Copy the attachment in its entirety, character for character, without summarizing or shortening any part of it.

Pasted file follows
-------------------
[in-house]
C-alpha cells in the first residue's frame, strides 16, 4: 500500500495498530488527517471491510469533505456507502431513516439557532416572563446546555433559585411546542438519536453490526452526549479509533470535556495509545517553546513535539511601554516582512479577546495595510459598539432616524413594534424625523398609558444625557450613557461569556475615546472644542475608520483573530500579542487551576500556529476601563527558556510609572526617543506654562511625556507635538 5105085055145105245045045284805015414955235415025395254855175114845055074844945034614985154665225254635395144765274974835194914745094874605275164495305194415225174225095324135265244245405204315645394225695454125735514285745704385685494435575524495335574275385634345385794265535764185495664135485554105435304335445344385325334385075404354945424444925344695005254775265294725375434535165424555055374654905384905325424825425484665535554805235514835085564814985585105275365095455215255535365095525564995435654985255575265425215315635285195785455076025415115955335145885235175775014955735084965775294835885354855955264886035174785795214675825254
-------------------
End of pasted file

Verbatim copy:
[in-house]
C-alpha cells in the first residue's frame, strides 16, 4: 500500500495498530488527517471491510469533505456507502431513516439557532416572563446546555433559585411546542438519536453490526452526549479509533470535556495509545517553546513535539511601554516582512479577546495595510459598539432616524413594534424625523398609558444625557450613557461569556475615546472644542475608520483573530500579542487551576500556529476601563527558556510609572526617543506654562511625556507635538 5105085055145105245045045284805015414955235415025395254855175114845055074844945034614985154665225254635395144765274974835194914745094874605275164495305194415225174225095324135265244245405204315645394225695454125735514285745704385685494435575524495335574275385634345385794265535764185495664135485554105435304335445344385325334385075404354945424444925344695005254775265294725375434535165424555055374654905384905325424825425484665535554805235514835085564814985585105275365095455215255535365095525564995435654985255575265425215315635285195785455076025415115955335145885235175775014955735084965775294835885354855955264886035174785795214675825254